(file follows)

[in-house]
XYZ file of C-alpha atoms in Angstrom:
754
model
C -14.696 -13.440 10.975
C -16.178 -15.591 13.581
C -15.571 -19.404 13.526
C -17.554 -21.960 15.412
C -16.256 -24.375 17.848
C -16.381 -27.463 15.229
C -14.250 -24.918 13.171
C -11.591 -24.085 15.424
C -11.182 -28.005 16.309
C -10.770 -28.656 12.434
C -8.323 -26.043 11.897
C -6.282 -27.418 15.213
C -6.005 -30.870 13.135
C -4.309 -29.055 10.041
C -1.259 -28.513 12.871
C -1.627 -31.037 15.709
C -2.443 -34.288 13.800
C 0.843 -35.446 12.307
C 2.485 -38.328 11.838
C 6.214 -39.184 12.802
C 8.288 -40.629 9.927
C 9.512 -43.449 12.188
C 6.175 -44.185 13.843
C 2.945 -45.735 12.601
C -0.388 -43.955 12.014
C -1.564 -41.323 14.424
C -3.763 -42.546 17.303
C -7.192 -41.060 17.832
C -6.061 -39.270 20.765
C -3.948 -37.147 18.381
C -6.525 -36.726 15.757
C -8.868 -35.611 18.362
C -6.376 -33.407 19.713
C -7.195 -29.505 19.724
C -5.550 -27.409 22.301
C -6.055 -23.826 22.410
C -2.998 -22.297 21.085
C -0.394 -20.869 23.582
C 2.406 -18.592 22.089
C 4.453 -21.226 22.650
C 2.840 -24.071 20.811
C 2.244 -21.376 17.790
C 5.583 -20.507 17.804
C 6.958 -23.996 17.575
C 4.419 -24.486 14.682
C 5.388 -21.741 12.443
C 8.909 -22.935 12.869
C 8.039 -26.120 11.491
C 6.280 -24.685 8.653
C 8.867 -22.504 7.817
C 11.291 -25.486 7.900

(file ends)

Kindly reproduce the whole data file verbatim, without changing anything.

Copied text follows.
[in-house]
XYZ file of C-alpha atoms in Angstrom:
754
model
C -14.696 -13.440 10.975
C -16.178 -15.591 13.581
C -15.571 -19.404 13.526
C -17.554 -21.960 15.412
C -16.256 -24.375 17.848
C -16.381 -27.463 15.229
C -14.250 -24.918 13.171
C -11.591 -24.085 15.424
C -11.182 -28.005 16.309
C -10.770 -28.656 12.434
C -8.323 -26.043 11.897
C -6.282 -27.418 15.213
C -6.005 -30.870 13.135
C -4.309 -29.055 10.041
C -1.259 -28.513 12.871
C -1.627 -31.037 15.709
C -2.443 -34.288 13.800
C 0.843 -35.446 12.307
C 2.485 -38.328 11.838
C 6.214 -39.184 12.802
C 8.288 -40.629 9.927
C 9.512 -43.449 12.188
C 6.175 -44.185 13.843
C 2.945 -45.735 12.601
C -0.388 -43.955 12.014
C -1.564 -41.323 14.424
C -3.763 -42.546 17.303
C -7.192 -41.060 17.832
C -6.061 -39.270 20.765
C -3.948 -37.147 18.381
C -6.525 -36.726 15.757
C -8.868 -35.611 18.362
C -6.376 -33.407 19.713
C -7.195 -29.505 19.724
C -5.550 -27.409 22.301
C -6.055 -23.826 22.410
C -2.998 -22.297 21.085
C -0.394 -20.869 23.582
C 2.406 -18.592 22.089
C 4.453 -21.226 22.650
C 2.840 -24.071 20.811
C 2.244 -21.376 17.790
C 5.583 -20.507 17.804
C 6.958 -23.996 17.575
C 4.419 -24.486 14.682
C 5.388 -21.741 12.443
C 8.909 -22.935 12.869
C 8.039 -26.120 11.491
C 6.280 -24.685 8.653
C 8.867 -22.504 7.817
C 11.291 -25.486 7.900